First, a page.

The final document attached is a flyer for our online CPD that you would be very welcome to attend and please feel free to share this with your colleagues. This is an excellent opportunity to come together with fellow educators and explore how we can all support young people to take action now, despite the challenging circumstances. During the session we will also share support and resources the Social Enterprise Academy can provide at the moment and when the schools re-open – including workshops for young people delivered by social entrepreneurs.

ONLINE CPD 22 May 2020

The home learning activities, Dragons’ Den competition and online CPDs are all fully funded so there is no cost to schools. We are also funded to offer one to one support for individual teachers so please do get in touch with us if there’s anything at all we can do to support you and your young people – schools@socialenterprise.academy. Thank you, we can’t wait to hear some fantastic community champion ideas and flood social media with more good news stories about young people taking positive action in their communities.

DYW School Partnerships at Breadalbane Academy⤴

from @ Education Scotland's Learning Blog

What we do

Breadalbane Academy aims to create an inclusive environment in which all young people find a pathway to success. We offer a range of learning opportunities – both within and beyond the classroom – designed to develop well-rounded individuals ready for life and work.   Partnerships are at the heart of our approach.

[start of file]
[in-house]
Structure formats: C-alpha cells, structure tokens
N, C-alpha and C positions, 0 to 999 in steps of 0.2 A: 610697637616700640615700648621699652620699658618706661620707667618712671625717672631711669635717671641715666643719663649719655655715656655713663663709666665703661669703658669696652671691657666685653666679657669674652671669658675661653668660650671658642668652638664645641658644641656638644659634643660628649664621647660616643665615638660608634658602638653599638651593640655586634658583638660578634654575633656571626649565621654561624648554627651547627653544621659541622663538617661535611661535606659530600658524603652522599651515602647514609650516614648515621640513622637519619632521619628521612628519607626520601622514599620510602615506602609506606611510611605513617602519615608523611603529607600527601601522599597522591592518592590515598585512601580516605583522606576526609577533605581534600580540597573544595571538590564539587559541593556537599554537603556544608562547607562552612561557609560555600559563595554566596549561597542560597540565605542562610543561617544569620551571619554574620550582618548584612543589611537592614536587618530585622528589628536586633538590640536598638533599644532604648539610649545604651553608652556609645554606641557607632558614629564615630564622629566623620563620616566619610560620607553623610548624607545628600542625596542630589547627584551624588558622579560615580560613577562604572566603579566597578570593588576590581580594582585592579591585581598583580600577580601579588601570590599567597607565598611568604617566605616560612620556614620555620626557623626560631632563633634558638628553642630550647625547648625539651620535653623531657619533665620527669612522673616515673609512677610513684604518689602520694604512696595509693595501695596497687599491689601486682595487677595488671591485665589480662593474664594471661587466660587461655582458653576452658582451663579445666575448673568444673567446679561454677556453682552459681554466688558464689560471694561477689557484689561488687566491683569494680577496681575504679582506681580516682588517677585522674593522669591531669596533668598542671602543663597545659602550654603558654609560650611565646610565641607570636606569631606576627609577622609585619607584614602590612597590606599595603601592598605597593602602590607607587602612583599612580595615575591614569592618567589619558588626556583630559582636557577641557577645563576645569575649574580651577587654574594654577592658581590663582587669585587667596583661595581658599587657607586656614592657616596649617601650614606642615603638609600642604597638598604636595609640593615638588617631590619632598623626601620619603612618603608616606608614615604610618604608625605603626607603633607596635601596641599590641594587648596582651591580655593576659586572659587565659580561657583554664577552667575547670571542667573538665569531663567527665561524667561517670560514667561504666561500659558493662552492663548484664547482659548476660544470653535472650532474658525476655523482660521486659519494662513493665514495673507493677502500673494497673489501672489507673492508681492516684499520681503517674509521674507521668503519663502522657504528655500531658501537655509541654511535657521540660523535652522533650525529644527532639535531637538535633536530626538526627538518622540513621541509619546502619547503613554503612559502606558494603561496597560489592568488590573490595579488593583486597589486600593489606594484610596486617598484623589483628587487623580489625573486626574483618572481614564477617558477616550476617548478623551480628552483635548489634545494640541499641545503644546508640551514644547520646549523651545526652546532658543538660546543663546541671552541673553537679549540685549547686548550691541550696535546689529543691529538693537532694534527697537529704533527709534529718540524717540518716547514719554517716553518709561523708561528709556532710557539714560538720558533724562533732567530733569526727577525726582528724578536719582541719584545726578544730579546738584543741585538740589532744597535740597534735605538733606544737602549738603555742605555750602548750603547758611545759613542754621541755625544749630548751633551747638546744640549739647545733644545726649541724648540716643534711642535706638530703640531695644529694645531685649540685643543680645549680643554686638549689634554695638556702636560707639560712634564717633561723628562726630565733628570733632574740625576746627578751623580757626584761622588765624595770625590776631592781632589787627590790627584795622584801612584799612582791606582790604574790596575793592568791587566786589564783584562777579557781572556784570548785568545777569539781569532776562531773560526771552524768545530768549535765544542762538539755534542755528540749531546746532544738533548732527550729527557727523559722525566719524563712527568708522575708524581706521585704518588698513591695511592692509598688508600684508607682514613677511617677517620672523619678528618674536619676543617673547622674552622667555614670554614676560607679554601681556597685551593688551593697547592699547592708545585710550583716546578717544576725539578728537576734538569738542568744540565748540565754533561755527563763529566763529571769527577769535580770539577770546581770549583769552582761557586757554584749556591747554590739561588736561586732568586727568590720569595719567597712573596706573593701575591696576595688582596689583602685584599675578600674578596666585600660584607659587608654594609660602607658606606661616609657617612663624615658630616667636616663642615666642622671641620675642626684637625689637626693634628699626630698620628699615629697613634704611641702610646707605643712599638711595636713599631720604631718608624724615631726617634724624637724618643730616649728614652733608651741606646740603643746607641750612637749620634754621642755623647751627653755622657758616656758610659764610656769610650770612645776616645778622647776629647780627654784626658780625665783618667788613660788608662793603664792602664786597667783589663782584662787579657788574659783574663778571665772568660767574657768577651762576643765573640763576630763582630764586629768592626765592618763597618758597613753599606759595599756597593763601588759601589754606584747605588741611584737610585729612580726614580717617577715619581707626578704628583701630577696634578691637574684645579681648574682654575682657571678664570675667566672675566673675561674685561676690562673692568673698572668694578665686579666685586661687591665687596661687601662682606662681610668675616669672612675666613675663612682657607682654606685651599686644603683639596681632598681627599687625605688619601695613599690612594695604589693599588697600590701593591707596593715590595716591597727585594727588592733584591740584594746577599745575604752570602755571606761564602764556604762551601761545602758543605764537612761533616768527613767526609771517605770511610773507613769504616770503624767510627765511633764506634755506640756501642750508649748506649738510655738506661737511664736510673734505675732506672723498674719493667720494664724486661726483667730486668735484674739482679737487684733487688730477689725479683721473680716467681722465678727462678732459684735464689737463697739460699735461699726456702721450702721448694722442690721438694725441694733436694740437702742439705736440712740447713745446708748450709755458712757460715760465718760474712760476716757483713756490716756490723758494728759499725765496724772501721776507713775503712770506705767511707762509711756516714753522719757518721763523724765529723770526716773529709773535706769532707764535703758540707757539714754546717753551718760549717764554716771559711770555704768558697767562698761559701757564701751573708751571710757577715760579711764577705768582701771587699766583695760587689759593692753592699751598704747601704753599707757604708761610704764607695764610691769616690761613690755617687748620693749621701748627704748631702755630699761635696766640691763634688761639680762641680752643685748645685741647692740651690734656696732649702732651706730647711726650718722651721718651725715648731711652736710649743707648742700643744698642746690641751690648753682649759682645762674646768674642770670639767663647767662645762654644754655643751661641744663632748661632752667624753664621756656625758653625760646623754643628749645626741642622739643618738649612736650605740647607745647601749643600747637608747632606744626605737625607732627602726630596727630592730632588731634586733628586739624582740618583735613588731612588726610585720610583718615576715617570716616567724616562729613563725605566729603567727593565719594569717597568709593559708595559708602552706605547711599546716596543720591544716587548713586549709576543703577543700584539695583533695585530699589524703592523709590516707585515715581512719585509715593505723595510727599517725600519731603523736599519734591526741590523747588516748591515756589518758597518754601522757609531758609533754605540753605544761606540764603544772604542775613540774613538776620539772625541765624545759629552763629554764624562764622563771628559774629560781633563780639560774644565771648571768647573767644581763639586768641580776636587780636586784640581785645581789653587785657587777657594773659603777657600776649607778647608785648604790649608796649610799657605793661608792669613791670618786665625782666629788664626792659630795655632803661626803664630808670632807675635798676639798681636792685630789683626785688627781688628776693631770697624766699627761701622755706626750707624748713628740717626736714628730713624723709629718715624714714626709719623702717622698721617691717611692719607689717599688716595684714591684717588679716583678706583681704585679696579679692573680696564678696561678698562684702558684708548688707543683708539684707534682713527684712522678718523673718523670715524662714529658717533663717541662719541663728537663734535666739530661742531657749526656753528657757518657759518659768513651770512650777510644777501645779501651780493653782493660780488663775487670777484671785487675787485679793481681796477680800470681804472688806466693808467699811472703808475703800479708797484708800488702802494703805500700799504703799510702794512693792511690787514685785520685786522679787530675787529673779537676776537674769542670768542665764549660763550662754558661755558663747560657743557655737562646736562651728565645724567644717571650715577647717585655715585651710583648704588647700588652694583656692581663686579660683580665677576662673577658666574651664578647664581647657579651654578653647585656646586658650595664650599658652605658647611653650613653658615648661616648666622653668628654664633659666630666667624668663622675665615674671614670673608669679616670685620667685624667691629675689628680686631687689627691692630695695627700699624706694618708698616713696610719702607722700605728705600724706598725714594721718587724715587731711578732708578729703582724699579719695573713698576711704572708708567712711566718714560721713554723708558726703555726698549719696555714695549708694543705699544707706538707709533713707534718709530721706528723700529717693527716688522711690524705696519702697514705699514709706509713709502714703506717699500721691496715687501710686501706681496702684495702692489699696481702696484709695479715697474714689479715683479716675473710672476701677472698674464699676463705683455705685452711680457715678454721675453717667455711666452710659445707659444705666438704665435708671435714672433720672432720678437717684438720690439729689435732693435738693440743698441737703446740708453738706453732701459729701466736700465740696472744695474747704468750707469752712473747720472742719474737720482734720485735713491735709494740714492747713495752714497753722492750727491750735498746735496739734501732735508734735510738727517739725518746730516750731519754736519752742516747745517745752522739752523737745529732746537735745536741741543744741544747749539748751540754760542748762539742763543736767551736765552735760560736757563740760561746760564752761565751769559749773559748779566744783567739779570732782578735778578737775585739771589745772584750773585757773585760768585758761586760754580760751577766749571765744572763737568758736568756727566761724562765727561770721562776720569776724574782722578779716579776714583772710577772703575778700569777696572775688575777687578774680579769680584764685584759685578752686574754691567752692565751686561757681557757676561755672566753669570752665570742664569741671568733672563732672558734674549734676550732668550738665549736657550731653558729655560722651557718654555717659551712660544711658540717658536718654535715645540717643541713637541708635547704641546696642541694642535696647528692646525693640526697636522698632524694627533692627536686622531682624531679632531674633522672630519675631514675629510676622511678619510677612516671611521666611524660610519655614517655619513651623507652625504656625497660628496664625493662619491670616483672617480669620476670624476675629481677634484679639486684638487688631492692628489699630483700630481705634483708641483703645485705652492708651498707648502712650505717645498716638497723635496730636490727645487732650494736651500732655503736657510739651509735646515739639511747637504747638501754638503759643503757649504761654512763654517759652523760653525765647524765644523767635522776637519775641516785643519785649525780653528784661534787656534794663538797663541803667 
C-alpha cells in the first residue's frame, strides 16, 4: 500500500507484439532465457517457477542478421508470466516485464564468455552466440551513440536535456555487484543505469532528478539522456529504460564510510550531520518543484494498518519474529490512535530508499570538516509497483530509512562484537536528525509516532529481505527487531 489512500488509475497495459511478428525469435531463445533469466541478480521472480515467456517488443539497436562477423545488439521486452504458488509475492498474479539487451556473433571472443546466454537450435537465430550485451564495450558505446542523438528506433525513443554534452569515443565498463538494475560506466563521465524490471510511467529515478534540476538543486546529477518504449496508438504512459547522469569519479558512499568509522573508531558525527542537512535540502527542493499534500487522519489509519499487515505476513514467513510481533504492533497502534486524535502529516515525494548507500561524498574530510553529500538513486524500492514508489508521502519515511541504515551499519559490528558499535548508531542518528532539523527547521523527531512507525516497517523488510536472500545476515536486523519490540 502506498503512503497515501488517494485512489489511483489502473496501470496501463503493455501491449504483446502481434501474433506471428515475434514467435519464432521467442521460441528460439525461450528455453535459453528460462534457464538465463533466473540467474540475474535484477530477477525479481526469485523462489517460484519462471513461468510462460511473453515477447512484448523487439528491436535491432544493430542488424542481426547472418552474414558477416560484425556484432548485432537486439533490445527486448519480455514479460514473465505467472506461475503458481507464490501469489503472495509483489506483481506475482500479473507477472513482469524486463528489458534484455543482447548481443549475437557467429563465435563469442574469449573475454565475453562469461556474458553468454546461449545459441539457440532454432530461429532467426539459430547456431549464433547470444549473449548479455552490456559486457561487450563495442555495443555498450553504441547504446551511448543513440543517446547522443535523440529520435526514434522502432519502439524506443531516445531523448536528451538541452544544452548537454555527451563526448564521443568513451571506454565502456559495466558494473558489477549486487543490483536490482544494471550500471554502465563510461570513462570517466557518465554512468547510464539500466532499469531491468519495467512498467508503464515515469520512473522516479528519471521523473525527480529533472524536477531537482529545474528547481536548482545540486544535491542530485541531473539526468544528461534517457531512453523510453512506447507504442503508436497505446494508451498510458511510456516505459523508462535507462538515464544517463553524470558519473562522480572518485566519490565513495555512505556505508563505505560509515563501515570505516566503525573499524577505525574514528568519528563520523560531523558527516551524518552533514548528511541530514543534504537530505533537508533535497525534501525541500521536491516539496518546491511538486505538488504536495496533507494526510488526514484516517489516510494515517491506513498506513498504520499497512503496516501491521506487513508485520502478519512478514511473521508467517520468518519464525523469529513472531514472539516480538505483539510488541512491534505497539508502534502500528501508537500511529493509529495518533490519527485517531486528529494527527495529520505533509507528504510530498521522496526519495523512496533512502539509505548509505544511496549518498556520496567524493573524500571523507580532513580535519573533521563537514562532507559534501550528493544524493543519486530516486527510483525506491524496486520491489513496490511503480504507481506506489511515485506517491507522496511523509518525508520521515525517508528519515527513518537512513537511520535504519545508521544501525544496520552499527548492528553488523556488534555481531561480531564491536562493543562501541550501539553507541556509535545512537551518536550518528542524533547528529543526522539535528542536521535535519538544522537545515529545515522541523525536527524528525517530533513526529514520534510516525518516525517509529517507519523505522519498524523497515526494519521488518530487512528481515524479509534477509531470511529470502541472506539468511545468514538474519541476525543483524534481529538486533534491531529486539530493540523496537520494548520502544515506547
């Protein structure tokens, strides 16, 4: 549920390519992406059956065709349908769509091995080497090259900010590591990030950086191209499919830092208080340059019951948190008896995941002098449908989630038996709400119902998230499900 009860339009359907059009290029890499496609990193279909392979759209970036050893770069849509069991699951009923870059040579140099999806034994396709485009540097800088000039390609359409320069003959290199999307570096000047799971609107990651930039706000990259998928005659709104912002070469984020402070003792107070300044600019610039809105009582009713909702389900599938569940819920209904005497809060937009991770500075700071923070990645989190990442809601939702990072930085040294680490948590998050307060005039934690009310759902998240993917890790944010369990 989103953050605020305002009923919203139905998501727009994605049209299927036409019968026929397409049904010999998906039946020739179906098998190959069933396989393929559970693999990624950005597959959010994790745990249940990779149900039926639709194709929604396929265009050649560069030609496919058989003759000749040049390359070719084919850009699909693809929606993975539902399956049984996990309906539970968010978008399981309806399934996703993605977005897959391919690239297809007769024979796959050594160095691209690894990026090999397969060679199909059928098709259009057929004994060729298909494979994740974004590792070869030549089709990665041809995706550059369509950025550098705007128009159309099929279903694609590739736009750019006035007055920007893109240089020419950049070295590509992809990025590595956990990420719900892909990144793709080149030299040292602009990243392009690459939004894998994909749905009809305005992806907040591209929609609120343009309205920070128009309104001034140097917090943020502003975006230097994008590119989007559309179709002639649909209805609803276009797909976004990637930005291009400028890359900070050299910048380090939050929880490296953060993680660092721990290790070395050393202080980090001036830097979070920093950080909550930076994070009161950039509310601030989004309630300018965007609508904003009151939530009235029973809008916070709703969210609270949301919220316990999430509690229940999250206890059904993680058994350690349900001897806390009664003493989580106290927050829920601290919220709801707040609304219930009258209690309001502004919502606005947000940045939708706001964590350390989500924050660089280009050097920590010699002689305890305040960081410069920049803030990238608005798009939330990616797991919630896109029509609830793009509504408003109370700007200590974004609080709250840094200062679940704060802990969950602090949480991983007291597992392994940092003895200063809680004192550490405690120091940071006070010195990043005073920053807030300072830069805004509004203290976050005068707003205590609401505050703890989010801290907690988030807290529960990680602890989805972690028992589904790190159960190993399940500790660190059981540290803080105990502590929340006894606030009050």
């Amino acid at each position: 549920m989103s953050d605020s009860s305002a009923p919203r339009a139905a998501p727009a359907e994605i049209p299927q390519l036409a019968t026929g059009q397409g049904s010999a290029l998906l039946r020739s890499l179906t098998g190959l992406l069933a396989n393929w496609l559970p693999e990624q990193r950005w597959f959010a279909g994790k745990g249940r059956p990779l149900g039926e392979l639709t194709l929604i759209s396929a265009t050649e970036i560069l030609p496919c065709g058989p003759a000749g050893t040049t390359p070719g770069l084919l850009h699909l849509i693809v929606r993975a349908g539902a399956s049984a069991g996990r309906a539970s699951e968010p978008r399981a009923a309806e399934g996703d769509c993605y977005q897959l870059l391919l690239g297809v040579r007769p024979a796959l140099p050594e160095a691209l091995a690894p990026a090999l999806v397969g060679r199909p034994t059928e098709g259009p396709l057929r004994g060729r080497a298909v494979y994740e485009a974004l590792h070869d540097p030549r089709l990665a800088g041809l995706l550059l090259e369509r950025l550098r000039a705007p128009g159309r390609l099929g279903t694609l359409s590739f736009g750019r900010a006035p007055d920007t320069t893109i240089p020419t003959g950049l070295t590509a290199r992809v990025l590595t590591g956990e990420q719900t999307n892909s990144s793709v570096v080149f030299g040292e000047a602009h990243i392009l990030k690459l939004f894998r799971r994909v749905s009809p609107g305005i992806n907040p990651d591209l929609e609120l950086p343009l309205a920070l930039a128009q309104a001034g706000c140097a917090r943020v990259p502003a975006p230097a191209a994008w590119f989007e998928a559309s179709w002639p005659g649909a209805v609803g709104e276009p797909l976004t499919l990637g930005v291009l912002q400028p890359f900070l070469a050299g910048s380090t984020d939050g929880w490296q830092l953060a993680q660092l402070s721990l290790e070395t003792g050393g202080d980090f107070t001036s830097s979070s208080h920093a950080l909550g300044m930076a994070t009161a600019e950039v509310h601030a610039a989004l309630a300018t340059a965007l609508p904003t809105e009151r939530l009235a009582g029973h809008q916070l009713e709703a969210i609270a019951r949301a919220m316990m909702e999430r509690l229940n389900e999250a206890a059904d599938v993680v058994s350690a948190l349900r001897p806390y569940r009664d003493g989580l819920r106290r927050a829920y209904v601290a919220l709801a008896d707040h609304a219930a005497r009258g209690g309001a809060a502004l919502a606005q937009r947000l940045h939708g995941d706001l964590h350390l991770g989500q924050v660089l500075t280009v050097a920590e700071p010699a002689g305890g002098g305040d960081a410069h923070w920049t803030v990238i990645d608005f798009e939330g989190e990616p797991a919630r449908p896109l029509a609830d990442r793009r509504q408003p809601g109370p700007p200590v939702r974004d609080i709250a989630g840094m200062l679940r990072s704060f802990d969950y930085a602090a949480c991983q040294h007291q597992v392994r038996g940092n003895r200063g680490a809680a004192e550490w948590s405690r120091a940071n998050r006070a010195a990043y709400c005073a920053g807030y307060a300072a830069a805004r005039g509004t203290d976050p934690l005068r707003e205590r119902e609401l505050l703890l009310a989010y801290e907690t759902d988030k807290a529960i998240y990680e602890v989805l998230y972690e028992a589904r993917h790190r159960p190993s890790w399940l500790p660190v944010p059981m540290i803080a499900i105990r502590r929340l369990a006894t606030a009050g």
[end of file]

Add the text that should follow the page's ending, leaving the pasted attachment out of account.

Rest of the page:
Collaboration with partners is a key principle in curriculum design and we work with local and national employers as well as our community to co-design our curriculum. We are proud to have links with over 50 organisations and a robust network of partners with whom we have 3-5 year ‘partnership agreements’.
We offer a wide range of planned engagement opportunities for P1 to S6 and have created a system to monitor these to ensure sustainability and ongoing improvement. These activities are structured around nine ‘employment themes’ reflecting the local and national employment picture.  As much as possible we ensure these are interactive and provide hands-on learning
which offers opportunities for creative thinking. Increasingly activities are being cross-referenced with
our school skillset and pupils are provided with opportunities to reflect on how the input has developed
their skills profile.

We know our wider community well, which enables us to understand the skills required to live and work here. Collaboration with businesses and parents allows us to create projects that specifically develop these important skills.